## C 11u r

»1 "2/ \"1 "2-where R is the Rydberg constant, R = 1.097 x 107 m-1.

Equation (5.8) was derived experimentally for n 1 = 2 by Johann Jakob Balmer as early as 1885. That is why we call the set of lines produced by transitions En ^ E2 the Balmer series. These lines are in the visible part of the spectrum. For historical reasons the Balmer lines are often denoted by symbols Ha, Hp, HY etc. If the electron returns to its ground state (En ^ Ei), we get the Lyman

Fig. 5.4. Transitions of a hydrogen atom. The lower picture shows a part of the spectrum of the star HD193182. On both sides of the stellar spectrum we see an emission spectrum of iron. The wavelengths of the reference lines are known, and they can be used to calibrate the wavelengths of the observed stellar spectrum. The hydrogen Balmer lines are seen as dark absorption lines converging towards the Balmer ionization limit (also called the Balmer discontinuity) at X = 364.7 nm to the left. The numbers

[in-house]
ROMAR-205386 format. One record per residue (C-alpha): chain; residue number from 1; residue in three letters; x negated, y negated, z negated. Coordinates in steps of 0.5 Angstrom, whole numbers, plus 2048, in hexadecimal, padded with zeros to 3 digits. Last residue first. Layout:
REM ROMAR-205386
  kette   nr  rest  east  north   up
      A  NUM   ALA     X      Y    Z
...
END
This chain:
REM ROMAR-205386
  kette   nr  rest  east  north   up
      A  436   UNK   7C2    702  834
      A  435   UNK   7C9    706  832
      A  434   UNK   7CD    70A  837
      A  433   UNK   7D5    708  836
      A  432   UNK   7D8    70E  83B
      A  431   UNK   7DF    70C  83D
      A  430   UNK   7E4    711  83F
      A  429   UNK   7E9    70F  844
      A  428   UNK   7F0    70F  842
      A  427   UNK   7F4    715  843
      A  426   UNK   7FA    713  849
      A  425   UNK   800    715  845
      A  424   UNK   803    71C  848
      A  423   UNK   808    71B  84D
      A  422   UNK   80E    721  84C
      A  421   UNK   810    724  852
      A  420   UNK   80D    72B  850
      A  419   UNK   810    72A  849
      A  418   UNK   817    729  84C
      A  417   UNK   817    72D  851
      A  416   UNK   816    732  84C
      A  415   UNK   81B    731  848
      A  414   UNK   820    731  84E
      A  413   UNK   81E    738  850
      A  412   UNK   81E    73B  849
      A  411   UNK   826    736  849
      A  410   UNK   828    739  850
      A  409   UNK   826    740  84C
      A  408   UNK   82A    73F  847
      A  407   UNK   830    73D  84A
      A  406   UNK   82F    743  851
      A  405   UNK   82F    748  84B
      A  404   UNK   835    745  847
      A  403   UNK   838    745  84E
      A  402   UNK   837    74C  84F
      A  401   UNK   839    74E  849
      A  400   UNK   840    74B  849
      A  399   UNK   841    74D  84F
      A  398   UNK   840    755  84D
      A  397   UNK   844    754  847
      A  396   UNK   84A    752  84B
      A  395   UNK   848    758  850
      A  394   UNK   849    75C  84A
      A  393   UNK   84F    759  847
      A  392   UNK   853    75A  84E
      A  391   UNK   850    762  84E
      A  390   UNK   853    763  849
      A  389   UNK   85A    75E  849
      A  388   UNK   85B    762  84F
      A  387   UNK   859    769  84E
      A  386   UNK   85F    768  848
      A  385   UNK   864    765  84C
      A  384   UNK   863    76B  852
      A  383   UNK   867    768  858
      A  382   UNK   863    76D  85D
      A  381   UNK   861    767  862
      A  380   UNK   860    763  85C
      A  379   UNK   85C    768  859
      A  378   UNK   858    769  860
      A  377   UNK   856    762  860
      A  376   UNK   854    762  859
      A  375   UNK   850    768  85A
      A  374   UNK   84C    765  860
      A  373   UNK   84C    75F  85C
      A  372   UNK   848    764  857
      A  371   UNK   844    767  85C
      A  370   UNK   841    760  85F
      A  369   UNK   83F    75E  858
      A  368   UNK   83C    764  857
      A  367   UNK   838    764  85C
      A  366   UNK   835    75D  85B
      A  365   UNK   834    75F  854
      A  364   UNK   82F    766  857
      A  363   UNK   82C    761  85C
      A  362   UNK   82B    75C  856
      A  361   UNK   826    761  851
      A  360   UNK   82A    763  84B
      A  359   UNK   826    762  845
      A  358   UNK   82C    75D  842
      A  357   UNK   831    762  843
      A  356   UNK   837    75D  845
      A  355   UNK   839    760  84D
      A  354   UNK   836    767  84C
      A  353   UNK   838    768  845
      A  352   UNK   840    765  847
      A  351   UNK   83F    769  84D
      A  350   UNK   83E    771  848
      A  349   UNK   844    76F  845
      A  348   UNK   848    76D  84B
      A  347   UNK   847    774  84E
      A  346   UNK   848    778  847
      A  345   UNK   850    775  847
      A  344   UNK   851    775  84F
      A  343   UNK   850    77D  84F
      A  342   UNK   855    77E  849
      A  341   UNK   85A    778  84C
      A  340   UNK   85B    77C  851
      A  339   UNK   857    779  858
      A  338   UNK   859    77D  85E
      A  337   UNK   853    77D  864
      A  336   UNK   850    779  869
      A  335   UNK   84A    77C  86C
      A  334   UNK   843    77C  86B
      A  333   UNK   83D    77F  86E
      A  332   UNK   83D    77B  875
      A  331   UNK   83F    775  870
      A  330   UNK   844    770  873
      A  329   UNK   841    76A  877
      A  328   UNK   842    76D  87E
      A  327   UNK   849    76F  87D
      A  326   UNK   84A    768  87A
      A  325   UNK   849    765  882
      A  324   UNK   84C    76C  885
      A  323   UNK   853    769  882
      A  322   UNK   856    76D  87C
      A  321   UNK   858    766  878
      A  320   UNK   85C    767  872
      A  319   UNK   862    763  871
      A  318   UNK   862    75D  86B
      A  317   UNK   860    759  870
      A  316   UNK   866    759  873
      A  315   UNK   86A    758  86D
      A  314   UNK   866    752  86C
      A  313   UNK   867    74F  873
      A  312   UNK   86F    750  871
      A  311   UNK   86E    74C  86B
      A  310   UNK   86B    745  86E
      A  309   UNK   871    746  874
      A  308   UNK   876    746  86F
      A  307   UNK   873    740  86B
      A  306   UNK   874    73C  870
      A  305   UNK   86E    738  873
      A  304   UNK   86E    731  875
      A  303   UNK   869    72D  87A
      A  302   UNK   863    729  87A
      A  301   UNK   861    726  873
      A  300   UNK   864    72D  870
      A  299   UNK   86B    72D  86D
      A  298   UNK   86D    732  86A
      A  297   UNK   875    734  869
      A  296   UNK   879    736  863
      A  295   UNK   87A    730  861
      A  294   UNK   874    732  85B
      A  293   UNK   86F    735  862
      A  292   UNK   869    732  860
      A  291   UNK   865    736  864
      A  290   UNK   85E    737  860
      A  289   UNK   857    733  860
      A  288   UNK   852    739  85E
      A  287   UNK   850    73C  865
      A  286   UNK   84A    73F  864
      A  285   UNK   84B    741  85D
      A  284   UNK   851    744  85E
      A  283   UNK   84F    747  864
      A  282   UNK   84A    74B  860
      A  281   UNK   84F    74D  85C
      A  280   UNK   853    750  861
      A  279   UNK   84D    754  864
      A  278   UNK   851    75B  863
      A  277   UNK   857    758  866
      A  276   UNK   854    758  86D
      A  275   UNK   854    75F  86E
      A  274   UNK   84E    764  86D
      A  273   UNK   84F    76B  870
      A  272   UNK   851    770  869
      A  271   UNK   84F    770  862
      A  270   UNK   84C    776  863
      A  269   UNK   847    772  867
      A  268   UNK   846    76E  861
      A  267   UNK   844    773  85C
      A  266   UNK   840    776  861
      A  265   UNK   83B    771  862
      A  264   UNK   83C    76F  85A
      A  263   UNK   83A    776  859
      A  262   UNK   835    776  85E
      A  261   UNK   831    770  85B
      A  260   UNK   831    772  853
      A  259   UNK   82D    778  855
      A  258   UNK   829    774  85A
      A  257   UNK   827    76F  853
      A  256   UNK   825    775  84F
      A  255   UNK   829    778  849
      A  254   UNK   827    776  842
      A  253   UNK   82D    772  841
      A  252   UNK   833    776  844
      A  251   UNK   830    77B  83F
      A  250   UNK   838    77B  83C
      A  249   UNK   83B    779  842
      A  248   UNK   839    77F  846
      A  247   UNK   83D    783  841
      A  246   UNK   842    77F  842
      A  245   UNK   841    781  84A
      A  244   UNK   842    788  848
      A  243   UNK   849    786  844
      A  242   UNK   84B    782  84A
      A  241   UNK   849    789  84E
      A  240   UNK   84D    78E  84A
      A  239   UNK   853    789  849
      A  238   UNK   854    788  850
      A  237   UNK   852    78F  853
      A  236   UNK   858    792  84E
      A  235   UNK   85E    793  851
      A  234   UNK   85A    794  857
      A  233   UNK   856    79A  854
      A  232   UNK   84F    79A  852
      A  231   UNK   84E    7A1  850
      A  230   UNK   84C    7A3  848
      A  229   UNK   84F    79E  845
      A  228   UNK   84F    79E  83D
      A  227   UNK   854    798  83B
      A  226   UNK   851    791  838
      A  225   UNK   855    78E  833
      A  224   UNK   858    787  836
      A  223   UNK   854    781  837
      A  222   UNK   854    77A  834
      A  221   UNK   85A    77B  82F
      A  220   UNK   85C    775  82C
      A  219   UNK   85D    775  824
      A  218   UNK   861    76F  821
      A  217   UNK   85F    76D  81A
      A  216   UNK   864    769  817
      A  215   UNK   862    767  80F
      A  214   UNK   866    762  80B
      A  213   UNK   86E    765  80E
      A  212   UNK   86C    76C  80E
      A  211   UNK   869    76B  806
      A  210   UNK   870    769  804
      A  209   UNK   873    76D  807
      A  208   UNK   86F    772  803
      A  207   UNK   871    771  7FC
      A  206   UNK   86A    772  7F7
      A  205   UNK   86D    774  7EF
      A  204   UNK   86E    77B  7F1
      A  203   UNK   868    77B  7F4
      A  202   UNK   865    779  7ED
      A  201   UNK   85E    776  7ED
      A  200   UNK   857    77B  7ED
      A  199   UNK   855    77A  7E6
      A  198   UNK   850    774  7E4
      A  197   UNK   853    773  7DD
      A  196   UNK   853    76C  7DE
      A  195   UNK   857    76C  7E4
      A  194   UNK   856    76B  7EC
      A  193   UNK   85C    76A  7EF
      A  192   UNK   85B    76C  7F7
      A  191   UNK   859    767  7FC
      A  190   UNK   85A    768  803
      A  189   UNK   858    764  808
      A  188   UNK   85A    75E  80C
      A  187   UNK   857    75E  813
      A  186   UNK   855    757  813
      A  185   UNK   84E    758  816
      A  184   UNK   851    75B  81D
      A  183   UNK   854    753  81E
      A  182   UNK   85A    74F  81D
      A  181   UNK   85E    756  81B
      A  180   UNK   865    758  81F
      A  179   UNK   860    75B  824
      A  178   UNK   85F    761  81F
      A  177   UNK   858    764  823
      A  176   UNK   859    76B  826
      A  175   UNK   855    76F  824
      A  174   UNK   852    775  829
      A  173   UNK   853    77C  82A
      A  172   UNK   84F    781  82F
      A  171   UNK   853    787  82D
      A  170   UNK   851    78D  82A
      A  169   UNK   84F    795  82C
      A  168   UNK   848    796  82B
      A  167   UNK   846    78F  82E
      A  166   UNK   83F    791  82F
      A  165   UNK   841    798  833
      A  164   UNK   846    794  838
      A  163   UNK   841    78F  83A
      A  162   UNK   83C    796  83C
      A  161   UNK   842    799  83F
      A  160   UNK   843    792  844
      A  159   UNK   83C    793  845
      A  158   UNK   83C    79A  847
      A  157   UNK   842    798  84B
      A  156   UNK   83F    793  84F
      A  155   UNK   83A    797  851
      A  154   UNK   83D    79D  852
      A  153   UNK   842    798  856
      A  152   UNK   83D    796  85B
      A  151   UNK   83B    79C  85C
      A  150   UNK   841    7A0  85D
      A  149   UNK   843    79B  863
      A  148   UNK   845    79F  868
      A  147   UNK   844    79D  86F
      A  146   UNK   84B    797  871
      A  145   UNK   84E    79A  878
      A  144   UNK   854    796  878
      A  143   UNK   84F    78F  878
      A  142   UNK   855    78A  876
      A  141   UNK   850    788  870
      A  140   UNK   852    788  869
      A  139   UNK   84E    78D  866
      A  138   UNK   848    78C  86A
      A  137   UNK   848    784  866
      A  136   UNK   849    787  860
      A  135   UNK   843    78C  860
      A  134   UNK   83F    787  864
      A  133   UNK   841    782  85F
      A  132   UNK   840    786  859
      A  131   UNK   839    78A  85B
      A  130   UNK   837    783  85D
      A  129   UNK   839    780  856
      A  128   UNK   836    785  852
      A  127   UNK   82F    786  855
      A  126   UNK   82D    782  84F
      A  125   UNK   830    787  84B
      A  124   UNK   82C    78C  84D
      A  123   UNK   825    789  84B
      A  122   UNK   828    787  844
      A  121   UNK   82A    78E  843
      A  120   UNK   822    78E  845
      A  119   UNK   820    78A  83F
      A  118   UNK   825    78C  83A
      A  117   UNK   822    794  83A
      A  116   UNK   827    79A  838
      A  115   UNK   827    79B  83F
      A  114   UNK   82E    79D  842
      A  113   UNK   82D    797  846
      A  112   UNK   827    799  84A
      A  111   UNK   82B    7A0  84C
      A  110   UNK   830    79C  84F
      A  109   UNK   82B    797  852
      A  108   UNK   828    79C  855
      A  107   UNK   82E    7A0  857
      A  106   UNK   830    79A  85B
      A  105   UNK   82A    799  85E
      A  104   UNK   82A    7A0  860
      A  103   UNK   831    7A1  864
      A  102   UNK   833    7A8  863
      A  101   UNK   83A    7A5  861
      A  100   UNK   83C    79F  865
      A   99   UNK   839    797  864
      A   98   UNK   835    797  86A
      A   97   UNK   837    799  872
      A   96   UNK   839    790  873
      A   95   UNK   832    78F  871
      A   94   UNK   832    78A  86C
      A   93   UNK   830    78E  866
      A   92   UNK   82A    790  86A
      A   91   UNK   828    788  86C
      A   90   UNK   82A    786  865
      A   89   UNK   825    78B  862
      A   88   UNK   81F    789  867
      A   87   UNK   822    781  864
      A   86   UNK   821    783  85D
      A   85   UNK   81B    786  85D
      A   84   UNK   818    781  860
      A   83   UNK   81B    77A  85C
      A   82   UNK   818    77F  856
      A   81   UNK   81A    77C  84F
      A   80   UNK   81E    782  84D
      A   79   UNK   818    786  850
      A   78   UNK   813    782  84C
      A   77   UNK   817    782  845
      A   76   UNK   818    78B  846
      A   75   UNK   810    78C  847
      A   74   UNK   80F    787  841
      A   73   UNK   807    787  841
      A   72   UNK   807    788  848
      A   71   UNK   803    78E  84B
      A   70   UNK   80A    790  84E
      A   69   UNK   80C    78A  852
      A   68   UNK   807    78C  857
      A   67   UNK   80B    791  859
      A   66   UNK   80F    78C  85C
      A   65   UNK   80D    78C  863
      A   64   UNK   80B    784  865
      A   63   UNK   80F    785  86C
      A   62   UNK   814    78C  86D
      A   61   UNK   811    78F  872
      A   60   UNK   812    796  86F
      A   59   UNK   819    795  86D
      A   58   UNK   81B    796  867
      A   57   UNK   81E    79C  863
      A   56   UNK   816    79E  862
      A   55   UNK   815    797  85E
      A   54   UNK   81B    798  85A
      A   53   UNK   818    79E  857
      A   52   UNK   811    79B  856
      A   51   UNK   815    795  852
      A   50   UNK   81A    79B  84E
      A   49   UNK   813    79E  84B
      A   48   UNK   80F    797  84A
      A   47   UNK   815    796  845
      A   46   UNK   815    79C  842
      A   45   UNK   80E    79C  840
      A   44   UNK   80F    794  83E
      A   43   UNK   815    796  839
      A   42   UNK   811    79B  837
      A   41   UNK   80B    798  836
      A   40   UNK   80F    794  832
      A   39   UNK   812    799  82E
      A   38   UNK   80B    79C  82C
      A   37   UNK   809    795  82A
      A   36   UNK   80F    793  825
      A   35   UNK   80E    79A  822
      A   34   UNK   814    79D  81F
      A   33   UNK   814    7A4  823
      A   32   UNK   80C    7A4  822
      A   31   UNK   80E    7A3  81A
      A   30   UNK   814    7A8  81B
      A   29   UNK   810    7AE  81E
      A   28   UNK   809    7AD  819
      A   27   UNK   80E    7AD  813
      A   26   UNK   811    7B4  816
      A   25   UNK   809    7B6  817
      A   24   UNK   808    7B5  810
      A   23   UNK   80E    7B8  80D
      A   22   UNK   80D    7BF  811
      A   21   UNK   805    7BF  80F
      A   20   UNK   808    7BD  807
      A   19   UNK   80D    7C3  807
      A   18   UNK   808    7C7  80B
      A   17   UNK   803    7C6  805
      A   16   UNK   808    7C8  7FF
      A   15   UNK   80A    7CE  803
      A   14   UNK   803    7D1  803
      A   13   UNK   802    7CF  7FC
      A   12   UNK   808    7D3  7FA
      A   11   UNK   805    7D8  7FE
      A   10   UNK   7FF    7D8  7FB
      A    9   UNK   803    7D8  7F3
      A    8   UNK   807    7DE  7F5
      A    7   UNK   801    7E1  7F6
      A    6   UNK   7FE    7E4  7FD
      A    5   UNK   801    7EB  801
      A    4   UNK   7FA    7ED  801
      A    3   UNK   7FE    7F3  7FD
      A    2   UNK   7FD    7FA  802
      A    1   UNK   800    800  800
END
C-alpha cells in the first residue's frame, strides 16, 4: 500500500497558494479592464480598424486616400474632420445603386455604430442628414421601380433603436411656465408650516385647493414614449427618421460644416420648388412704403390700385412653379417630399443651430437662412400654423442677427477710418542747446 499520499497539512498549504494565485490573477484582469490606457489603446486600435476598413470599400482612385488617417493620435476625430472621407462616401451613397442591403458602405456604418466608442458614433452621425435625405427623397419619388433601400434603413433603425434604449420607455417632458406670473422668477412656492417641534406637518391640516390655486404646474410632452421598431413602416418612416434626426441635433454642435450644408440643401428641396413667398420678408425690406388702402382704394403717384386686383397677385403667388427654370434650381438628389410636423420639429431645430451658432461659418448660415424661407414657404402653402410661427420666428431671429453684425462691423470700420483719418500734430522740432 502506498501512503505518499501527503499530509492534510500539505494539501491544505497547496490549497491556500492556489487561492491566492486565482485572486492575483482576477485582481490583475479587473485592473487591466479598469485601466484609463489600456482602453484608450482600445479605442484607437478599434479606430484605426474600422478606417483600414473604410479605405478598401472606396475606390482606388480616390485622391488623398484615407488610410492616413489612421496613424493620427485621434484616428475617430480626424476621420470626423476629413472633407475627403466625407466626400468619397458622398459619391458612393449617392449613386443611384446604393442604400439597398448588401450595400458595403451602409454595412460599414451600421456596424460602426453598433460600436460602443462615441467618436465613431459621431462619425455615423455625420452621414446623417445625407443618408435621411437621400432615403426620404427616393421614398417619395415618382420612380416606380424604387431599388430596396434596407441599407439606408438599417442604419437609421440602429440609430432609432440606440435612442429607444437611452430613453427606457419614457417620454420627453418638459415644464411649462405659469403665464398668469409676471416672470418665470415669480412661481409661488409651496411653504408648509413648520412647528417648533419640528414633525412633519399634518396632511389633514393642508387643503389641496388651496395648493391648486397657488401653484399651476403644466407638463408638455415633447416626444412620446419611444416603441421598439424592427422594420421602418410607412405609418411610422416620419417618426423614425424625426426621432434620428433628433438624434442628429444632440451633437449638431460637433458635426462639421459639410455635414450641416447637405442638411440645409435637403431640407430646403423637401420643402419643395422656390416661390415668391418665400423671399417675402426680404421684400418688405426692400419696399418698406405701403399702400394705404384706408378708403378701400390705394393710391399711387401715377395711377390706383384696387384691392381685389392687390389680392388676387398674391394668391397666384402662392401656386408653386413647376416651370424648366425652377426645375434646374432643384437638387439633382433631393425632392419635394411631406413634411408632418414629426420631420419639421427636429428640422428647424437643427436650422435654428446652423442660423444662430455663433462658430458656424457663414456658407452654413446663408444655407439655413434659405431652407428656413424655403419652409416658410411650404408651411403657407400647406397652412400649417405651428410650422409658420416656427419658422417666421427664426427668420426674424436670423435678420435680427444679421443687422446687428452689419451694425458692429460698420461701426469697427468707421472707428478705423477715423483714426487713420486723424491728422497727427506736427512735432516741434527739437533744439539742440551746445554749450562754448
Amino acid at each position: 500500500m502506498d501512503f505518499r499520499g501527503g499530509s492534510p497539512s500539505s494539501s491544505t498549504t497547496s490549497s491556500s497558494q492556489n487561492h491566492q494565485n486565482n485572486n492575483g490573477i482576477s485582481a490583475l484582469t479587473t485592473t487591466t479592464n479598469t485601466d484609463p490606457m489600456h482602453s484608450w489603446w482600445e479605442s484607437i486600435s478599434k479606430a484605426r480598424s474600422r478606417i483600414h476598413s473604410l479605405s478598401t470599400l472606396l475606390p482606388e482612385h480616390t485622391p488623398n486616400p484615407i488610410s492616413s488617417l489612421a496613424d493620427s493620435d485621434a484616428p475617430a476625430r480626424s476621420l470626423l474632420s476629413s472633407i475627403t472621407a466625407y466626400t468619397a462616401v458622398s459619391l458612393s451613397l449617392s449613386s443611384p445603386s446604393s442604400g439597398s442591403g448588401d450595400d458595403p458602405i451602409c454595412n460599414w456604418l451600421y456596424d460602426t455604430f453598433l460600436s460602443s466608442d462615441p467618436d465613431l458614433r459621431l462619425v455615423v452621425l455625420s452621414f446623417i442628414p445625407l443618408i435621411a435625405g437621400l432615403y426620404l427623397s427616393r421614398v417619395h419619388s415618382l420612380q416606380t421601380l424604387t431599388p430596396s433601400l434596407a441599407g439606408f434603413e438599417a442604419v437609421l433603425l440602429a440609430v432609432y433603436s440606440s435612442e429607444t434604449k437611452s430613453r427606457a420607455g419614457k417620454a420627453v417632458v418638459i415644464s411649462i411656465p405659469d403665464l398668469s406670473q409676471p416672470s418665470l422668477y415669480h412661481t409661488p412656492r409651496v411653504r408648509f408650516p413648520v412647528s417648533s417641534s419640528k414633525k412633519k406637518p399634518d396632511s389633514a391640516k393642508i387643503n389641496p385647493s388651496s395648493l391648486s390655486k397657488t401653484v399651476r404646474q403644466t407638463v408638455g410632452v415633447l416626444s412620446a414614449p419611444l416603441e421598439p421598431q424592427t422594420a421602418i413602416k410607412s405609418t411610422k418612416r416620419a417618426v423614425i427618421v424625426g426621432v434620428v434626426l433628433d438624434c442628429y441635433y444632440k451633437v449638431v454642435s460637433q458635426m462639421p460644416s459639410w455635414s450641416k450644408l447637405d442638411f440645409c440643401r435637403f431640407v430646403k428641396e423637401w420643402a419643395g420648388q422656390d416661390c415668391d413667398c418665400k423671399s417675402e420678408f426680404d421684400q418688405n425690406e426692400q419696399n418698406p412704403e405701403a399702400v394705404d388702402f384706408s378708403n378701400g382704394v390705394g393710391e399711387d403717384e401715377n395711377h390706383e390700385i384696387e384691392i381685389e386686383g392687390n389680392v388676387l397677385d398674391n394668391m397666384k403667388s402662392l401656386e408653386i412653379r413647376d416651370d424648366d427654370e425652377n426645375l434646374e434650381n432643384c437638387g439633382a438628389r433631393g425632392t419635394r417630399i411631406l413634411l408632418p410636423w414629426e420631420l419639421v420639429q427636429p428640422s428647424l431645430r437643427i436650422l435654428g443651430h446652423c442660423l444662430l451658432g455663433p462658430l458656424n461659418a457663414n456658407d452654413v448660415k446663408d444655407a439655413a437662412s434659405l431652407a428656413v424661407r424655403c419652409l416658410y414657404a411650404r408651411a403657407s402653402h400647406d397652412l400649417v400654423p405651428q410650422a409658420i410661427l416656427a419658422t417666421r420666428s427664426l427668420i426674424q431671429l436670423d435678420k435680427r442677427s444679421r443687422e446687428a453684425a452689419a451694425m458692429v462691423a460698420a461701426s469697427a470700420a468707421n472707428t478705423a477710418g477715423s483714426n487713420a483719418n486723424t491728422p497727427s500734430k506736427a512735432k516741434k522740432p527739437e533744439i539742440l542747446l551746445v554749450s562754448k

(15 40) refer to the quantum number n of the higher energy level. (Photo by Mt. Wilson Observatory)

en |
— |
H |
CN | |

vn |
vn |
Tt |
O | |

10 |
00 |
vn | ||

vn |
m | |||

SC |
£ |
SÏ |
si |
00 m Balmer series Paschen series Brackett series Pfund series Lyman series 364.7 nm 373.5 nm Lyman series 364.7 nm 373.5 nm series, which is in the ultraviolet. The other series with specific names are the Paschen series (ni = 3), Bracket series (ni = 4) and Pfund series (ni = 5) (see Fig. 5.4). |

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